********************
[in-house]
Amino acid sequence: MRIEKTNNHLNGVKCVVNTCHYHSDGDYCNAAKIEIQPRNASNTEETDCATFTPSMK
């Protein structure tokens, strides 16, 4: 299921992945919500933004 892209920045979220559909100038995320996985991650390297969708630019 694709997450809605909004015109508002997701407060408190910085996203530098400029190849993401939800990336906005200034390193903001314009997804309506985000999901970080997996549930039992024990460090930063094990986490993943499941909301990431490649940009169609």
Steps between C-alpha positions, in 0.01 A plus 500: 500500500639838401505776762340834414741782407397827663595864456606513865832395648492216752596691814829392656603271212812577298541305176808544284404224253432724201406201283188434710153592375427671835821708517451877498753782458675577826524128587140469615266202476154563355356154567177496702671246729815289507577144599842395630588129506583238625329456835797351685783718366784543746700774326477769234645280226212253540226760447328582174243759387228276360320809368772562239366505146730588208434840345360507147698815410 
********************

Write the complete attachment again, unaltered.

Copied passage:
[in-house]
Amino acid sequence: MRIEKTNNHLNGVKCVVNTCHYHSDGDYCNAAKIEIQPRNASNTEETDCATFTPSMK
């Protein structure tokens, strides 16, 4: 299921992945919500933004 892209920045979220559909100038995320996985991650390297969708630019 694709997450809605909004015109508002997701407060408190910085996203530098400029190849993401939800990336906005200034390193903001314009997804309506985000999901970080997996549930039992024990460090930063094990986490993943499941909301990431490649940009169609």
Steps between C-alpha positions, in 0.01 A plus 500: 500500500639838401505776762340834414741782407397827663595864456606513865832395648492216752596691814829392656603271212812577298541305176808544284404224253432724201406201283188434710153592375427671835821708517451877498753782458675577826524128587140469615266202476154563355356154567177496702671246729815289507577144599842395630588129506583238625329456835797351685783718366784543746700774326477769234645280226212253540226760447328582174243759387228276360320809368772562239366505146730588208434840345360507147698815410 